Former Clerk of the Legislature John Gilbert, who was deeply versed in parliamentary procedure and became a keen historian in retirement, has died at the age of 90.
Stepping down in 1989 after 14 years at the post, Mr Gilbert went on to serve as executive director of the Institute of Chartered Accountants of Bermuda and then secretary of the Bermuda International Business Association.
But Parliament and what it represented was seldom far from his mind.
On retiring, he published a historical account of the House of Assembly, A Tale of Two Houses, which was followed in 1995 by the companion Whither Now Bermuda, at a time when the island grappled with independence simultaneously with the departure of United States forces from their local bases.
“Party politics have to be put on the back burner and all our politicians must pool their collective wisdom,” Mr Gilbert said on that occasion.
Aside from leading tours of the House of Assembly in his later years, Mr Gilbert remained a tireless observer of political affairs.
He endured as a resource for MPs and the press alike on the sometimes arcane matters of procedure.
“He was astute and forthcoming on procedures and practices relating to Parliament,” recalled Sir John Swan, the former premier.
“Bermuda had worked through a difficult period of redefining its economic base, and was dealing with social and environmental issues. The process of Parliament was one of trying to pass legislation that gave people rights and benefits. Parliament had to find the appropriate economic basis and also work with fiscal responsibility. It’s not what we want — it’s what we agree upon.”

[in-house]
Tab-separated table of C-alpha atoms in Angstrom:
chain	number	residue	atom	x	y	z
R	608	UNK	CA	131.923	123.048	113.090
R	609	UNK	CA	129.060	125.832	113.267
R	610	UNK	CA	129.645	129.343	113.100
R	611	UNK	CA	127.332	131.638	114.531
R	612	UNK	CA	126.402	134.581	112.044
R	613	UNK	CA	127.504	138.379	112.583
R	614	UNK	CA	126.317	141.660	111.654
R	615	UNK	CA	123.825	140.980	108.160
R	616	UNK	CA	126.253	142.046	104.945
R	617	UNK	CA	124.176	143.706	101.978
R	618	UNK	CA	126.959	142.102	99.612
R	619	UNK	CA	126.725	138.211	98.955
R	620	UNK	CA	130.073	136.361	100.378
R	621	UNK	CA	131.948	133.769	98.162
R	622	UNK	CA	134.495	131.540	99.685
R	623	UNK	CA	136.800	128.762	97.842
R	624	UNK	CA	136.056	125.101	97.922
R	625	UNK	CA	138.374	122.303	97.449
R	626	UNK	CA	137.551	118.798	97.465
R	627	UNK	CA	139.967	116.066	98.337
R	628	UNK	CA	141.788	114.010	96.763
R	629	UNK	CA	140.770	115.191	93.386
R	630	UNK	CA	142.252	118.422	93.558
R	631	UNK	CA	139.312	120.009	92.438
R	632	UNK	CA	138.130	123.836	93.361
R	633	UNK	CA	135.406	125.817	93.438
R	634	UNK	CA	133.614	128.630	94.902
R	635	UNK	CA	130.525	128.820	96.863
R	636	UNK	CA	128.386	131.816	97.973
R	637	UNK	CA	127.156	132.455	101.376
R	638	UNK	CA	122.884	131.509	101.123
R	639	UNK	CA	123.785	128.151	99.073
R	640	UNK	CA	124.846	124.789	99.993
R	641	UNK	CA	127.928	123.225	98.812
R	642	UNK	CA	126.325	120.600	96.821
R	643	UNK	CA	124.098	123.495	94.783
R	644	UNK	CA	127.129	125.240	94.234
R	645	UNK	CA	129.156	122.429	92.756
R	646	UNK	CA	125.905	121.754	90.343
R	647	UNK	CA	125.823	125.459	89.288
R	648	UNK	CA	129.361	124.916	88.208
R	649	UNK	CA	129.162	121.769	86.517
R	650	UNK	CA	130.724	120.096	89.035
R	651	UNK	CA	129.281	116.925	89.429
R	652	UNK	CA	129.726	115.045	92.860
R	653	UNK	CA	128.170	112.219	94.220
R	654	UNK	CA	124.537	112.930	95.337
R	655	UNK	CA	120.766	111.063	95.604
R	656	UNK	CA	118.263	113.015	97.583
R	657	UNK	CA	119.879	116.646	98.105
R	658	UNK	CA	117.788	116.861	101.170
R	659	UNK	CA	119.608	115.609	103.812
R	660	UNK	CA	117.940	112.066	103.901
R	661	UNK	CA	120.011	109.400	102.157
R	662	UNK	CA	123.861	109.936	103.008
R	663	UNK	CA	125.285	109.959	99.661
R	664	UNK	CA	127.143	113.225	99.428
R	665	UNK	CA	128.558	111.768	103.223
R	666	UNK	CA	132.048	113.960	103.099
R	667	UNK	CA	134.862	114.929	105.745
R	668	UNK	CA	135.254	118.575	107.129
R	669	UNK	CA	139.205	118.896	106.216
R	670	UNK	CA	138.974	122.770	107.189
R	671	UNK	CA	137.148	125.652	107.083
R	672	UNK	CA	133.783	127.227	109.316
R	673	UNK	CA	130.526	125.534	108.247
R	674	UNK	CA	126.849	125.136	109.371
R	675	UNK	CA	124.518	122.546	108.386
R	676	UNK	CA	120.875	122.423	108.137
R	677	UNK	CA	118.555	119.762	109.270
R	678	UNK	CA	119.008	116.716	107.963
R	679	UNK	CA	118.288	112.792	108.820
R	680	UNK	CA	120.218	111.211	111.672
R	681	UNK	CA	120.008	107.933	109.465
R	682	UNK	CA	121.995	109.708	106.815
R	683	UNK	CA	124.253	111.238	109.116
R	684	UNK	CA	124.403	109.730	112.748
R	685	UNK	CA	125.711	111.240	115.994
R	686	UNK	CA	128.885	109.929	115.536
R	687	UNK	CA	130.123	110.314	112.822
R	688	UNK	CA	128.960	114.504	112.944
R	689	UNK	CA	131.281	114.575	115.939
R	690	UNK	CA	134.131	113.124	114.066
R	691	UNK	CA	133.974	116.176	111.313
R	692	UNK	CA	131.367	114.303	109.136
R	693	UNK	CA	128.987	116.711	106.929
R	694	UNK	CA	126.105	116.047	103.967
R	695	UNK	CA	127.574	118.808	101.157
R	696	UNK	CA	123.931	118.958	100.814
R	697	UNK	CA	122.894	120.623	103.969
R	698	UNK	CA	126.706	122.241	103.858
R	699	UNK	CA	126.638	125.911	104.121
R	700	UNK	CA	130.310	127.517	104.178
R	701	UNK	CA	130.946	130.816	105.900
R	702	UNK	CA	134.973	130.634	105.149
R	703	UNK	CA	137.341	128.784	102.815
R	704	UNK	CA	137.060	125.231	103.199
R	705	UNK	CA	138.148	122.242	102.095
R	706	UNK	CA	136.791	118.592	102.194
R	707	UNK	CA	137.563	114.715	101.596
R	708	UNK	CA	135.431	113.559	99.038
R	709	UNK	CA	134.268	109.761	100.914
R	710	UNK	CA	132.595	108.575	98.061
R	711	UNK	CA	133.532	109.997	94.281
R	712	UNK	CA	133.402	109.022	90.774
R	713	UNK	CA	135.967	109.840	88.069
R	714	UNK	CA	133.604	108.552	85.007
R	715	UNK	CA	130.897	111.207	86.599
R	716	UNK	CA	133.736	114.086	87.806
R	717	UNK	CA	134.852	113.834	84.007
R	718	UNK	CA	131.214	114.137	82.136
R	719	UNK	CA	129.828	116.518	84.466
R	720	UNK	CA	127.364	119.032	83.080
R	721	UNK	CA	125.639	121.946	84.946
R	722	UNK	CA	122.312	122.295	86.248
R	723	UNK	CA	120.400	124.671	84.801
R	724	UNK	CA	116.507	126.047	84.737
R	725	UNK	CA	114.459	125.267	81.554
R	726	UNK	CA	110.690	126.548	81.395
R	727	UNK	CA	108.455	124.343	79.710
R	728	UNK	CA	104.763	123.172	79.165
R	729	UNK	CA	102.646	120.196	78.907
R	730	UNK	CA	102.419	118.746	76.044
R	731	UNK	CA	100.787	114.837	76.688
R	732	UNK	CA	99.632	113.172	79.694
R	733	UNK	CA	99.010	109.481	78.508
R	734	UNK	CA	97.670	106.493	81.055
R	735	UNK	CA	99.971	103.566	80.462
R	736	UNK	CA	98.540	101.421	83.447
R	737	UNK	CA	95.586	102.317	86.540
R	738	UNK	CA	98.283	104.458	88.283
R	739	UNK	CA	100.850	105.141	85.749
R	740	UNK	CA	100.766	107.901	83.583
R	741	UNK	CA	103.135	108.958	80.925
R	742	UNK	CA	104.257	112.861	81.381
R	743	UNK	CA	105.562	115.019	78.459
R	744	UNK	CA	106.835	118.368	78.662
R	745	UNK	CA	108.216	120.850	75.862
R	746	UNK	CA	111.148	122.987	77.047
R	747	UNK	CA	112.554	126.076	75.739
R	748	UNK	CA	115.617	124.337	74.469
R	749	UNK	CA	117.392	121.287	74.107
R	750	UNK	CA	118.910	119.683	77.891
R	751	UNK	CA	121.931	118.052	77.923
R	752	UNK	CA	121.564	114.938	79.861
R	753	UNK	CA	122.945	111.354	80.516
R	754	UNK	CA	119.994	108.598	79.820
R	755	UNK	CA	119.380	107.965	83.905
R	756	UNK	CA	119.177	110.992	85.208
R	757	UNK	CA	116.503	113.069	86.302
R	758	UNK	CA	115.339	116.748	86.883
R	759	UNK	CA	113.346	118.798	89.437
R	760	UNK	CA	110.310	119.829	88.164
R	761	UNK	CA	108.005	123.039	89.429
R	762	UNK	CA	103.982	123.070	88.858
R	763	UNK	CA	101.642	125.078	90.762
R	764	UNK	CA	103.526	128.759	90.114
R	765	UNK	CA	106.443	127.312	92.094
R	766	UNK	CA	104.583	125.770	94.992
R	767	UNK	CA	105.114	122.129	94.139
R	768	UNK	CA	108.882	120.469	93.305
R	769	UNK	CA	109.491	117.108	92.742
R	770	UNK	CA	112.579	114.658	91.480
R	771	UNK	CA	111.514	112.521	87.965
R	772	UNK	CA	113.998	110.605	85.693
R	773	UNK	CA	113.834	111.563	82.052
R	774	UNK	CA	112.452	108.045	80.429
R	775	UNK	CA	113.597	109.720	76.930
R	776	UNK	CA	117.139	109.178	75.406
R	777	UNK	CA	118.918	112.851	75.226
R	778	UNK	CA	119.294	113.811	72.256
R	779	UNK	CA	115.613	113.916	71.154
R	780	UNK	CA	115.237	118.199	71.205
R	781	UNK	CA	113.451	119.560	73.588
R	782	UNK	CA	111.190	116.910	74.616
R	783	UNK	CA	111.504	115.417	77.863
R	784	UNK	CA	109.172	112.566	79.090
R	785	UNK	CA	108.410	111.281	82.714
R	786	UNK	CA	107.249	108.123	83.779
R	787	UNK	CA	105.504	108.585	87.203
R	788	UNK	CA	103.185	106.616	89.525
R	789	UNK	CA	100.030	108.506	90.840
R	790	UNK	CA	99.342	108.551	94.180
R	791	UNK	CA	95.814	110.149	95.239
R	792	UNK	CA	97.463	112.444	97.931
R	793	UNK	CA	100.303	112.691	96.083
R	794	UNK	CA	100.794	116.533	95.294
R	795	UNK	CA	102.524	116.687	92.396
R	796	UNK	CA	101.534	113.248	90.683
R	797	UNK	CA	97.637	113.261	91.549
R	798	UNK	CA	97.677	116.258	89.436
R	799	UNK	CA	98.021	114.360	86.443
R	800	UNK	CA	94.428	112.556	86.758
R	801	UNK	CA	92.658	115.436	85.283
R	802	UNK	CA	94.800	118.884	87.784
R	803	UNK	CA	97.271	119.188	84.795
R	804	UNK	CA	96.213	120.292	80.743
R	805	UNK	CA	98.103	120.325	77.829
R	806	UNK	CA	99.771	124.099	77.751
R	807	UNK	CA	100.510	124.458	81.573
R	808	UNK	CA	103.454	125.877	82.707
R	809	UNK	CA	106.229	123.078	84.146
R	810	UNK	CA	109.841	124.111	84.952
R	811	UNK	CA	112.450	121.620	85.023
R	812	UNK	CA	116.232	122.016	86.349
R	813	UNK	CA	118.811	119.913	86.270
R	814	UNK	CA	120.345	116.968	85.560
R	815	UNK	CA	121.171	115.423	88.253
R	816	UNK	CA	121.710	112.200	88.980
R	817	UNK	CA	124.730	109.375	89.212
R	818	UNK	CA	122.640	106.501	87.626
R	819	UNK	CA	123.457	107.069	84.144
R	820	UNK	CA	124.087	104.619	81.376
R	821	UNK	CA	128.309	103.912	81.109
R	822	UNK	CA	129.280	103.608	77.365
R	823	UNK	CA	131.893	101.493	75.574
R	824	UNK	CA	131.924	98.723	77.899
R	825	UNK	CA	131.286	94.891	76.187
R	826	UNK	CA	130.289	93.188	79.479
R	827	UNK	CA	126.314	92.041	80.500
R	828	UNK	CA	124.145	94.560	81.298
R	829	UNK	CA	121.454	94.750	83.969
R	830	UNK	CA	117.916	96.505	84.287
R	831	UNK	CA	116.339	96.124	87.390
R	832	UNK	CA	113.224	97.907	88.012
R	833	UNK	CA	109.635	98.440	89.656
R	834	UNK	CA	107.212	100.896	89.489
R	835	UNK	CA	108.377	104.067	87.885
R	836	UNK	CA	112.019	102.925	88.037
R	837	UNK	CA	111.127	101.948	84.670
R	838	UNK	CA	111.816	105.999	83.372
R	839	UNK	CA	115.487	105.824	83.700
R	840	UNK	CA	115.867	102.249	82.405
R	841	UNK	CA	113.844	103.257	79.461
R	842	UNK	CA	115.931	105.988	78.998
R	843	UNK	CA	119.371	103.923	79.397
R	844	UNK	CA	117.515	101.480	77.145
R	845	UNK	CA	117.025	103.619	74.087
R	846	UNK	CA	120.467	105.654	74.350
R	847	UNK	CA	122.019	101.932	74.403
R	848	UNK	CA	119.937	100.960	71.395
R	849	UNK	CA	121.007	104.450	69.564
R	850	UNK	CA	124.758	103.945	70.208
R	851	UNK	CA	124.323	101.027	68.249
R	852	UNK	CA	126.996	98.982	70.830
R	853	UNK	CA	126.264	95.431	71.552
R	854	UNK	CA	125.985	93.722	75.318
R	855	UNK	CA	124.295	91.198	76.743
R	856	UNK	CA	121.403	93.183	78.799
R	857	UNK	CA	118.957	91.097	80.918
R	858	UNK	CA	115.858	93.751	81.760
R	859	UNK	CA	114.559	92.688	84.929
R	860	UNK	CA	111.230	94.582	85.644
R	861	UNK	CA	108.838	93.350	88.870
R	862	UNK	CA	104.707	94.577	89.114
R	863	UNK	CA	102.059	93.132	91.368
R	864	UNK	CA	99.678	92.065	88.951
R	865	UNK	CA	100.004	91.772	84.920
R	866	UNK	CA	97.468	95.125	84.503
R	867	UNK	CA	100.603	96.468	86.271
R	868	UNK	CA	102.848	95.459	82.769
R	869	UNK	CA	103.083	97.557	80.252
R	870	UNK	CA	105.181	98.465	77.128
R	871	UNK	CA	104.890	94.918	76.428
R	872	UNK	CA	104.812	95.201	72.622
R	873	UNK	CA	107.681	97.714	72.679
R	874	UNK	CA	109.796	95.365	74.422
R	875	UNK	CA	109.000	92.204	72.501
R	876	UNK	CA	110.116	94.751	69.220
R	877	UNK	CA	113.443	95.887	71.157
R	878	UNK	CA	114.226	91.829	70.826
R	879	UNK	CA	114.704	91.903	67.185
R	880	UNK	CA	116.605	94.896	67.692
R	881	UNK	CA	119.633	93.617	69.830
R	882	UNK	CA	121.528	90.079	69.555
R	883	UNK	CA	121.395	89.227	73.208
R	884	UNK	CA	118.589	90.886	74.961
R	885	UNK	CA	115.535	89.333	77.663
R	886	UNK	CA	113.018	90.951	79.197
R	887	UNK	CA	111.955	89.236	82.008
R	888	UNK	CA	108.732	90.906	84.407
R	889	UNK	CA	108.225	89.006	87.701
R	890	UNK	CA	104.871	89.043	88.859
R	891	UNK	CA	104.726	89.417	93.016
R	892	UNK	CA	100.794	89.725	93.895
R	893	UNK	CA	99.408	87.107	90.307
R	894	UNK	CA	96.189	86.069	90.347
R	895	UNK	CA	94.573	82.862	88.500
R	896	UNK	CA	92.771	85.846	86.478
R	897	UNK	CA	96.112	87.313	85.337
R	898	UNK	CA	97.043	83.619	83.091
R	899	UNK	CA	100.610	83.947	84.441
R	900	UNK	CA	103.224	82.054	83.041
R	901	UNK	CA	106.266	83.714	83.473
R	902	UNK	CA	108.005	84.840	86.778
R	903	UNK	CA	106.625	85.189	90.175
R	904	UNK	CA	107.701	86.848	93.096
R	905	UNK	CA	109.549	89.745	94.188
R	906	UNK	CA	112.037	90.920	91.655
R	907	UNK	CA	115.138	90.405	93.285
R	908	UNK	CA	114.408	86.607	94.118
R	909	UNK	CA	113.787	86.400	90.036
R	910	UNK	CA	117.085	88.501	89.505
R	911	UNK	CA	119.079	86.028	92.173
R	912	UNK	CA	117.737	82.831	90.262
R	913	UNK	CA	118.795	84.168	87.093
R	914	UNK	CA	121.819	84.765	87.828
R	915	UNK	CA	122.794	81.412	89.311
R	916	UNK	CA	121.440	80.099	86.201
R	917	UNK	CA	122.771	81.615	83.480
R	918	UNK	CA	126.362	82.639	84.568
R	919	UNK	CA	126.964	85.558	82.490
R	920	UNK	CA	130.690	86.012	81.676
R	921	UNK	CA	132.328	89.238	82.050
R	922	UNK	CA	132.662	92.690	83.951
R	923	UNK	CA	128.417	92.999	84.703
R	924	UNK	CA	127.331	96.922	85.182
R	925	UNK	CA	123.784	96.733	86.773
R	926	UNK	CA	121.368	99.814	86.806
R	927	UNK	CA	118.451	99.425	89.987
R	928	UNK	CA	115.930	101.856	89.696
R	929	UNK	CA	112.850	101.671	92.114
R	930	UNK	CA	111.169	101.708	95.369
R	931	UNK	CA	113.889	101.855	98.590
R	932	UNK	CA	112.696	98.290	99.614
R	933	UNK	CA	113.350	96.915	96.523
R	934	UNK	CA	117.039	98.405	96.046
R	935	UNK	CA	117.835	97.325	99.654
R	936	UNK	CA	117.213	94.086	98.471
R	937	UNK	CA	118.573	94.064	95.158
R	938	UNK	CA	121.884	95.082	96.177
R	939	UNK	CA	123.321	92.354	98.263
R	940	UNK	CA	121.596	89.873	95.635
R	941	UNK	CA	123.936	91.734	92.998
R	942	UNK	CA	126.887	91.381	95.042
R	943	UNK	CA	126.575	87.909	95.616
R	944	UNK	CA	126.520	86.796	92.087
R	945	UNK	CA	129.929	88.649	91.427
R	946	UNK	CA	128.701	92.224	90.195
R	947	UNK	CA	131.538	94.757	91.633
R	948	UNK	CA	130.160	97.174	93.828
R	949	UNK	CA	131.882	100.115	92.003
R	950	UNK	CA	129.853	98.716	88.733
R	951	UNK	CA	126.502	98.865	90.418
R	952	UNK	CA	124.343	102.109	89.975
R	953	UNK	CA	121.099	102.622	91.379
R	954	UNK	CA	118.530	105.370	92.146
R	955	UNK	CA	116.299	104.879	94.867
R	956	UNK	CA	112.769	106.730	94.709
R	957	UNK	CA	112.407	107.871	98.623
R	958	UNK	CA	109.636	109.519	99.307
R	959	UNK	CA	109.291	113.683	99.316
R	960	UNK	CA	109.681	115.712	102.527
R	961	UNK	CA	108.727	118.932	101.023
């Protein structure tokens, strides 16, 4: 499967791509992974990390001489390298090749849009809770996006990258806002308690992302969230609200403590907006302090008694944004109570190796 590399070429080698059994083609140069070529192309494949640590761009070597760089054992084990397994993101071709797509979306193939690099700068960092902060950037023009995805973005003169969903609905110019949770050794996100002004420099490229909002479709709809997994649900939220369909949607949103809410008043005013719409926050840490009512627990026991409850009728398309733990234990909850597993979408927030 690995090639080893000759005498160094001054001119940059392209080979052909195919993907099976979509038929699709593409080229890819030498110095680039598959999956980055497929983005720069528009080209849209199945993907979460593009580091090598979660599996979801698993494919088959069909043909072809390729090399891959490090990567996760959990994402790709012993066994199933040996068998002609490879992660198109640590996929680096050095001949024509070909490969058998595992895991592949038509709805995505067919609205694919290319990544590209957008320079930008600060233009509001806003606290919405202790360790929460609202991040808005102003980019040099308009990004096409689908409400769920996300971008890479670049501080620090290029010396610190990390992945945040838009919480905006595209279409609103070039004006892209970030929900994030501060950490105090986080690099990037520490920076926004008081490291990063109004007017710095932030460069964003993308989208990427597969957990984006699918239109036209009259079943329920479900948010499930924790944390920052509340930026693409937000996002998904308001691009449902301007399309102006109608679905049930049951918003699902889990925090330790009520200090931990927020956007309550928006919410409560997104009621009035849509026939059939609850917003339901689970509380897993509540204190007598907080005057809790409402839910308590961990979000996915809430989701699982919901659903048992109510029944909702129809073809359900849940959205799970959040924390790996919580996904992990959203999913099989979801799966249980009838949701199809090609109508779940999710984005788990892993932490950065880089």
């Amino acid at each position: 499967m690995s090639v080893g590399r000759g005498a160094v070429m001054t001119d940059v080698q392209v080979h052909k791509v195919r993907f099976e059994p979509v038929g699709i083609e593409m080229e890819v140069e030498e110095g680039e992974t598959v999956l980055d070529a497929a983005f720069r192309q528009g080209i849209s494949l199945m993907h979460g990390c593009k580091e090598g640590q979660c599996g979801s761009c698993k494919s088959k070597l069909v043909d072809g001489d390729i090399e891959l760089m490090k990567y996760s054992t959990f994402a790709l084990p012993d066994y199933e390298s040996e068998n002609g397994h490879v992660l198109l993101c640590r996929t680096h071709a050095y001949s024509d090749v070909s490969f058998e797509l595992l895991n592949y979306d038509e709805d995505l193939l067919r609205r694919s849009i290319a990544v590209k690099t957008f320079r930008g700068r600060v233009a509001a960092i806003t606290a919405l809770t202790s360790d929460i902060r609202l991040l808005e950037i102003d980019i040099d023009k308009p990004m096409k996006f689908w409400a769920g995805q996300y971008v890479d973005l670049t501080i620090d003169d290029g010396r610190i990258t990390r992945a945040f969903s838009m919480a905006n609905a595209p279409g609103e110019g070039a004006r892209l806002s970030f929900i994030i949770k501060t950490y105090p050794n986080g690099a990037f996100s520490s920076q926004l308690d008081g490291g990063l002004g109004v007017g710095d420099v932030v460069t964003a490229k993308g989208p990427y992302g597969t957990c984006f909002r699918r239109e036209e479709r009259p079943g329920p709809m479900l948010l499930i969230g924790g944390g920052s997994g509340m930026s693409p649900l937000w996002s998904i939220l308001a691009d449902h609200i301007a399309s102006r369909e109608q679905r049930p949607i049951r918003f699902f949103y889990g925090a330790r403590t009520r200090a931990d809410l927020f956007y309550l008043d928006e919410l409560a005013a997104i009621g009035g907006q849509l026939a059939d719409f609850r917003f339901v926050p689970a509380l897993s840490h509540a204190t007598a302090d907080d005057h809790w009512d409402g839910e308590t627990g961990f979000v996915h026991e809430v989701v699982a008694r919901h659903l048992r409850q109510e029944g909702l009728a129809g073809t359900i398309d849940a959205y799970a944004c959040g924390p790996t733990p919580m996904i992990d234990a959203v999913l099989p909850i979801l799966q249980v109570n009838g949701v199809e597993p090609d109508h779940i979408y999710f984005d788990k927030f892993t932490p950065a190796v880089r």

Mr Gilbert was a notorious stickler for decorum as well as the rules, and in 2004, dissatisfied with the standards of debate, he recommended new MPs take training courses at Westminster.
He was educated at Saltus Grammar School and went on to study at the University of Toronto and Cambridge University. He served in the British Overseas Administrative Service in Ghana before returning home to Bermuda.
In retirement, he served as a volunteer at the Hospitals Auxiliary of Bermuda and Friends of Hospice, as well as writing a column for the Bermuda Sun.
“John was first class, as a person and as a clerk,” said former MP and minister Quinton Edness.
“He was brilliant in managing the House, with matters such as all the letter-writing that had to be done. He was brilliant as a clerk when it came to what could and couldn’t be done with parliamentary procedure.
“You have really got to have a special kind of nature to do that. It’s not an easy job. He became one of the best clerks you would ever hope to have. He was a scholar, very academic, and respected throughout the Commonwealth system. He used to attend conferences all over the world.
“He was very good at assisting Members and also kept up the parliamentary library. I just want to extend condolences to his family, and wish them comfort during this difficult time.”